From the supply side, services grew by 6.4% such that the sector,
which provides 55% of GDP, made the biggest sector addition to total
growth. Major contributors were wholesale and retail trading and...
financial services. Construction soared by 18.5% as government-led
infrastructure and industrial projects gained momentum. Residential
construction was also buoyant. Manufacturing grew by a relatively
modest 4.8%, weighed down by weakness in global demand for
electronics. Mining rebounded after a contraction in the previous year to
grow by 1.4% in 2012 on higher oil production.
Agriculture, by contrast, had a poor year owing to declines in the
production of rubber because of bad weather and of palm oil that reflected
a steady decline in yield. The agriculture sector grew by just 0.8%.
Fiscal policy stimulated the economy with the cash transfers and
other benefits for consumers and incentives for business expansion.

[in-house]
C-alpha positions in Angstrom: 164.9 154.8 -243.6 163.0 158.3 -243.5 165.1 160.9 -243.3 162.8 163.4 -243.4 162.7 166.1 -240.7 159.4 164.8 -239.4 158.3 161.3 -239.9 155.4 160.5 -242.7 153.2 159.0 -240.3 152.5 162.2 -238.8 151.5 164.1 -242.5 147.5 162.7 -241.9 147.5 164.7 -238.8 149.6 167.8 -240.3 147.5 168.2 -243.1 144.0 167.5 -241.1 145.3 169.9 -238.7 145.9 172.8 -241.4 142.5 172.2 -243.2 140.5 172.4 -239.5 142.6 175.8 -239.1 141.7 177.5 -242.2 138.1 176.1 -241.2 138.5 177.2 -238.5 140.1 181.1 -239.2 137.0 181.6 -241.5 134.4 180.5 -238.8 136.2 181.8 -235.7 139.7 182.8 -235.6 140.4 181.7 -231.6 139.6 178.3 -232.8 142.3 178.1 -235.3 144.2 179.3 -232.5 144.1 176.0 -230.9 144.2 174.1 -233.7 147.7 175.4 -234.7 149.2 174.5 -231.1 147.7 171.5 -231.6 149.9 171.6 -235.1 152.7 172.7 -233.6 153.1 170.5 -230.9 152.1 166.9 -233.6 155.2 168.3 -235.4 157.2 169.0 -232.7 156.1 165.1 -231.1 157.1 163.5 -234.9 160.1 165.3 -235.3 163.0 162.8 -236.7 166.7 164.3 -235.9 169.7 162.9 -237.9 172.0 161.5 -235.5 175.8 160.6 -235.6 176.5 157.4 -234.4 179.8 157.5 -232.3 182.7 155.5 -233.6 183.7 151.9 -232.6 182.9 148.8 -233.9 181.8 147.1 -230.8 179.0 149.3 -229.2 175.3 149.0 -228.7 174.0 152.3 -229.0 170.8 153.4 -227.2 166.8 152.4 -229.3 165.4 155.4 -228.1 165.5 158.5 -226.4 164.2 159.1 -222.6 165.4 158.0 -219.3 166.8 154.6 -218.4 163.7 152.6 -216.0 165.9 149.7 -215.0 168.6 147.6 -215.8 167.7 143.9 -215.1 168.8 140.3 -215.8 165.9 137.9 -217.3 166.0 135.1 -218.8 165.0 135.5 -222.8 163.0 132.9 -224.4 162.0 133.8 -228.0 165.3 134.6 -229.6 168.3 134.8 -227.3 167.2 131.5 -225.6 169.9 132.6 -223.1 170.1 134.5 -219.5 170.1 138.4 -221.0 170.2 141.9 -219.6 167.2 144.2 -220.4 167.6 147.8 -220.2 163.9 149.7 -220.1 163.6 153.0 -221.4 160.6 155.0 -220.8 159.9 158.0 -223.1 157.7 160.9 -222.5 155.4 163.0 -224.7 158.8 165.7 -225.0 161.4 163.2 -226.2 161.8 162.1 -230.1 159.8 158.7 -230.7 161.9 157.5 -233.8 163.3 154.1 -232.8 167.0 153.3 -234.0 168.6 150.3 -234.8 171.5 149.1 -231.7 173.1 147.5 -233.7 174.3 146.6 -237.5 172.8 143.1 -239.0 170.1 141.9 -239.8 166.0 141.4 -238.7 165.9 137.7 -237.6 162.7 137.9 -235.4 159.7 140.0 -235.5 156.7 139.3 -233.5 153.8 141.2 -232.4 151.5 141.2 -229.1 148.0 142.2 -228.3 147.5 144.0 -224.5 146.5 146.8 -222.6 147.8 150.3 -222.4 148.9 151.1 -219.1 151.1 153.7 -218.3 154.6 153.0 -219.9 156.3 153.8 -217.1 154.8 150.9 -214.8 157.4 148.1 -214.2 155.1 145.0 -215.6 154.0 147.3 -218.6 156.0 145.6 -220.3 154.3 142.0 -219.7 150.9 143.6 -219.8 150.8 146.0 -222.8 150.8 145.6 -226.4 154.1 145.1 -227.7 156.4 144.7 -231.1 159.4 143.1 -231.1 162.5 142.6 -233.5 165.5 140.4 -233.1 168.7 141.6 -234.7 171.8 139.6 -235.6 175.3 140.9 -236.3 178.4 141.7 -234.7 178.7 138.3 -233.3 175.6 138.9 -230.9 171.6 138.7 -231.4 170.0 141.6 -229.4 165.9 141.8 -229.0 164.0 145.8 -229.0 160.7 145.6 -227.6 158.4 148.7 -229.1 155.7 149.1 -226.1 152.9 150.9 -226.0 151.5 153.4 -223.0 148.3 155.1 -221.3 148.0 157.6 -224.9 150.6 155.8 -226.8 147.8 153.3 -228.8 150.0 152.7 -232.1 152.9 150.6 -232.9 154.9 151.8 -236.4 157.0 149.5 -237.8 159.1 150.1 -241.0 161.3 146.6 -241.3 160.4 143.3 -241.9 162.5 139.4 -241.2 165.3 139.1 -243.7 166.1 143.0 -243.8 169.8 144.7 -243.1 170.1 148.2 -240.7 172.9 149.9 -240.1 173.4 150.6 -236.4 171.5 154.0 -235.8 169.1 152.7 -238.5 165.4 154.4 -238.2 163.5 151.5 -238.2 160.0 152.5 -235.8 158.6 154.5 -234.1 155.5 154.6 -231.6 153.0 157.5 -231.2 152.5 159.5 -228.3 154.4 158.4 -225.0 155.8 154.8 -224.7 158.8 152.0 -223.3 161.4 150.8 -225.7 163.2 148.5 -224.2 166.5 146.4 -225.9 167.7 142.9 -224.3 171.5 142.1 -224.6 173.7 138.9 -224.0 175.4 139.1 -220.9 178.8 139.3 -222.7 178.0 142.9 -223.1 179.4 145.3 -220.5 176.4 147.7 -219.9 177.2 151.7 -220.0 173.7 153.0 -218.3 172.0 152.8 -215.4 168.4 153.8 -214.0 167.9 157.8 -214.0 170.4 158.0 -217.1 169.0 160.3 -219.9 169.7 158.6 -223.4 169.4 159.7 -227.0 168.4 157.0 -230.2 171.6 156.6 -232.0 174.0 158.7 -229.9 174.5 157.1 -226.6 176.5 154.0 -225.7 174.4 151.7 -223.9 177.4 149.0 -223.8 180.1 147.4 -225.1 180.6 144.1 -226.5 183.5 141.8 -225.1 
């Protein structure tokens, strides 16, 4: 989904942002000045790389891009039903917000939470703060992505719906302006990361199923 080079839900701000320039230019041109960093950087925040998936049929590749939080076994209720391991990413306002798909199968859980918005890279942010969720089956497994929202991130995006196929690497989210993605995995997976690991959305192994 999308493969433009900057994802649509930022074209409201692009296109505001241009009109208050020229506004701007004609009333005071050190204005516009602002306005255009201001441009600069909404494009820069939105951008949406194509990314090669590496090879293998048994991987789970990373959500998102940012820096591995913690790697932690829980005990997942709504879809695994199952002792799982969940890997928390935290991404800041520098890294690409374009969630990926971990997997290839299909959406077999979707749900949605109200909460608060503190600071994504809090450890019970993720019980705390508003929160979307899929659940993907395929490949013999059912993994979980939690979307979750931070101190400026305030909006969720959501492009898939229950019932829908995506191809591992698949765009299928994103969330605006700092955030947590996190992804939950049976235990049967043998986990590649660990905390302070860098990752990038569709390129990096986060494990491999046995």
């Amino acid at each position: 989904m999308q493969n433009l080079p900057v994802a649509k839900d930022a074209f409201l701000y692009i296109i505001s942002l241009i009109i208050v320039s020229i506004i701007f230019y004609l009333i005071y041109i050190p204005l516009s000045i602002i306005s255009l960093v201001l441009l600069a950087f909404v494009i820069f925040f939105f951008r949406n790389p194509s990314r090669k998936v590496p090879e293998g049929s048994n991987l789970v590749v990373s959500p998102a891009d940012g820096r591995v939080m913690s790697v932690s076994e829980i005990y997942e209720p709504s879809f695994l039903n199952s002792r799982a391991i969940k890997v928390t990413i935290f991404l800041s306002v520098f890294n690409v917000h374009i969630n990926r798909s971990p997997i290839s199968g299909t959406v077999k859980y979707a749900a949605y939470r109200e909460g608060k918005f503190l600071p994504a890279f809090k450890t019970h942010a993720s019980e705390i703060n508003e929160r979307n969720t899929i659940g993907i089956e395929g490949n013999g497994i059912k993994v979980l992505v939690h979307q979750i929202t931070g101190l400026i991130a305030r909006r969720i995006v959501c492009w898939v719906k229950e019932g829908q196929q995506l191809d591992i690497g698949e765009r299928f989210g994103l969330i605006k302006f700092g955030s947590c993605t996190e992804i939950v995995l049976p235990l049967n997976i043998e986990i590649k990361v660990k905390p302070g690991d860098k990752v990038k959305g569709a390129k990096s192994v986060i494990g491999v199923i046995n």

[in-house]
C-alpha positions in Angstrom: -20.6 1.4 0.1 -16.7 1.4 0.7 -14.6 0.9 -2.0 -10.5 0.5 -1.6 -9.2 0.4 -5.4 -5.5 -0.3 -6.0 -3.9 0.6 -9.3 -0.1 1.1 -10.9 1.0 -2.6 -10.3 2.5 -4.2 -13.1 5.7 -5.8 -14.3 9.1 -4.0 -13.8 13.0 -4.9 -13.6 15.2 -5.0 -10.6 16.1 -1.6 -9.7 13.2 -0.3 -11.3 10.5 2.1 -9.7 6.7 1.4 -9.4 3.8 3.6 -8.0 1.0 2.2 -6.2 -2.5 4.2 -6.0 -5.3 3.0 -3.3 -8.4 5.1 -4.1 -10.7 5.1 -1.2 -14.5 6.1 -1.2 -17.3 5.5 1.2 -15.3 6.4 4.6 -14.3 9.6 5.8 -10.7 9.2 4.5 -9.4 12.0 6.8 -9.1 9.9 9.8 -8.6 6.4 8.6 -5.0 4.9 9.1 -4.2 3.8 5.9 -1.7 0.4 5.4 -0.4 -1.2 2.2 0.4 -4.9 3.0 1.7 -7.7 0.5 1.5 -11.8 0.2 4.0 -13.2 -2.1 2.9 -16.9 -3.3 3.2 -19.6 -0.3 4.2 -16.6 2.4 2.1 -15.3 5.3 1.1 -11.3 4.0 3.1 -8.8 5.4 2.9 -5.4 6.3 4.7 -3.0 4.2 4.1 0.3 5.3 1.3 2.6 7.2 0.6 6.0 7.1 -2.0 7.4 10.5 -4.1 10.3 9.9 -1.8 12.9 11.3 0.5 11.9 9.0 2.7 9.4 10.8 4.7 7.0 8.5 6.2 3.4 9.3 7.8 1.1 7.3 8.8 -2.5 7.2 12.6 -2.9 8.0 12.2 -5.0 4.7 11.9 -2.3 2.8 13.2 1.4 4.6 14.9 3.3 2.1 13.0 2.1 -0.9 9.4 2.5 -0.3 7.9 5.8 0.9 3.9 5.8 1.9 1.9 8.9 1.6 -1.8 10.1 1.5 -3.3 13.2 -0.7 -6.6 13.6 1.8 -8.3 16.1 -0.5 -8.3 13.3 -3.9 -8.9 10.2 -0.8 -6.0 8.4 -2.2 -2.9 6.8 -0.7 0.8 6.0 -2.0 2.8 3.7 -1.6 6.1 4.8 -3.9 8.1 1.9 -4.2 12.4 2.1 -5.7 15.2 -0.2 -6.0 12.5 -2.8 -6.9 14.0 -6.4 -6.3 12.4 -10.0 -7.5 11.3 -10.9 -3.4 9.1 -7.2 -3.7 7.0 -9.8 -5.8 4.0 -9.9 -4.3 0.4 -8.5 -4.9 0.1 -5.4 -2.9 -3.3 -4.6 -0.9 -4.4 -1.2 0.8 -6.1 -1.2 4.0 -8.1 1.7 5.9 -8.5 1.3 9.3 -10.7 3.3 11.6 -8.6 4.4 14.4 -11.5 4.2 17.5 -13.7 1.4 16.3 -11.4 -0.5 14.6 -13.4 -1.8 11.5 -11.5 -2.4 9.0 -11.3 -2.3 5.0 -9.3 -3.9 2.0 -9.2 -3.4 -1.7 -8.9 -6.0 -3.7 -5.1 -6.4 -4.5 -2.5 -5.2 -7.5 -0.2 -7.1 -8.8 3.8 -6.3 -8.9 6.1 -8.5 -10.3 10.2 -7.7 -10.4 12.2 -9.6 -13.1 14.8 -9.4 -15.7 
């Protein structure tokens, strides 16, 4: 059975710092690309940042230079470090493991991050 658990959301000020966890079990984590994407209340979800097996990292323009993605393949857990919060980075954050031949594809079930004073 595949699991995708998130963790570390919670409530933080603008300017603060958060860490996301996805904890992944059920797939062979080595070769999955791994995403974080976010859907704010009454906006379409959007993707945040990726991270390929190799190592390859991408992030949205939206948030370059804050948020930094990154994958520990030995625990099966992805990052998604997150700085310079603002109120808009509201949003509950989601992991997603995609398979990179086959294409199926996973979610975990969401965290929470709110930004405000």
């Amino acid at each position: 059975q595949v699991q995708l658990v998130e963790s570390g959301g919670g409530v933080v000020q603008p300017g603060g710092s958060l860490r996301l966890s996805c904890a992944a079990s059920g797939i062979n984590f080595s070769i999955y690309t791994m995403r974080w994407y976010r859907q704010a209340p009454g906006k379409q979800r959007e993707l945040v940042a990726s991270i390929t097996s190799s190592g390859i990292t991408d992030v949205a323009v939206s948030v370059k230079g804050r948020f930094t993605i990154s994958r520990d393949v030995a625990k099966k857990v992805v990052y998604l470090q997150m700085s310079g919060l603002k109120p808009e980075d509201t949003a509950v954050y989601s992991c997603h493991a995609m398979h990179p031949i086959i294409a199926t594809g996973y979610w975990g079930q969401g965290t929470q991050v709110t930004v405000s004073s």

The government introduced a supplementary budget in June to fund
additional spending, which rose by 9.5% from 2011. High global oil
prices contributed to an 11.8% increase in government revenue. The fiscal
deficit narrowed slightly to 4.5% of GDP in 2012, which was the fifth
consecutive year of deficits above 4% of GDP (Figure 3.26.3). Federal
government debt has increased over the past 5 years from 40.1% of GDP
to 53.5%. Bank Negara, the central bank, kept its policy interest rate at 3.0%
through last year and into 2013 as it balanced buoyant domestic demand
and fiscal stimulus on the one hand against low inflation and a subdued
global outlook on the other. Credit to the private sector picked up to grow
by 12.5% on average in 2012. The weighted average lending interest rate of
commercial banks declined over the year to 4.7%. The Malaysian ringgit
appreciated by 3.9% against the US dollar.
Inflation slowed as prices of food and fuel decelerated in 2012 (Figure 3.26.4).
On a year-average basis, inflation was almost halved
to just 1.7%. Subsidies on fuel, staple foods, and electricity, which cost
the government the equivalent of 4.5% of GDP in 2012, helped to curb inflation.
Source: CEIC Data Company (accessed 20 March 2013) - ( http://www.ceicdata.com/countrydata?country=MY&dataset=Consumer%20Price%20Index%3A%20Y-o-Y%20Growth ) , Asian Development Outlook
database - ( http://www.adb.org/countries/malaysia/main )
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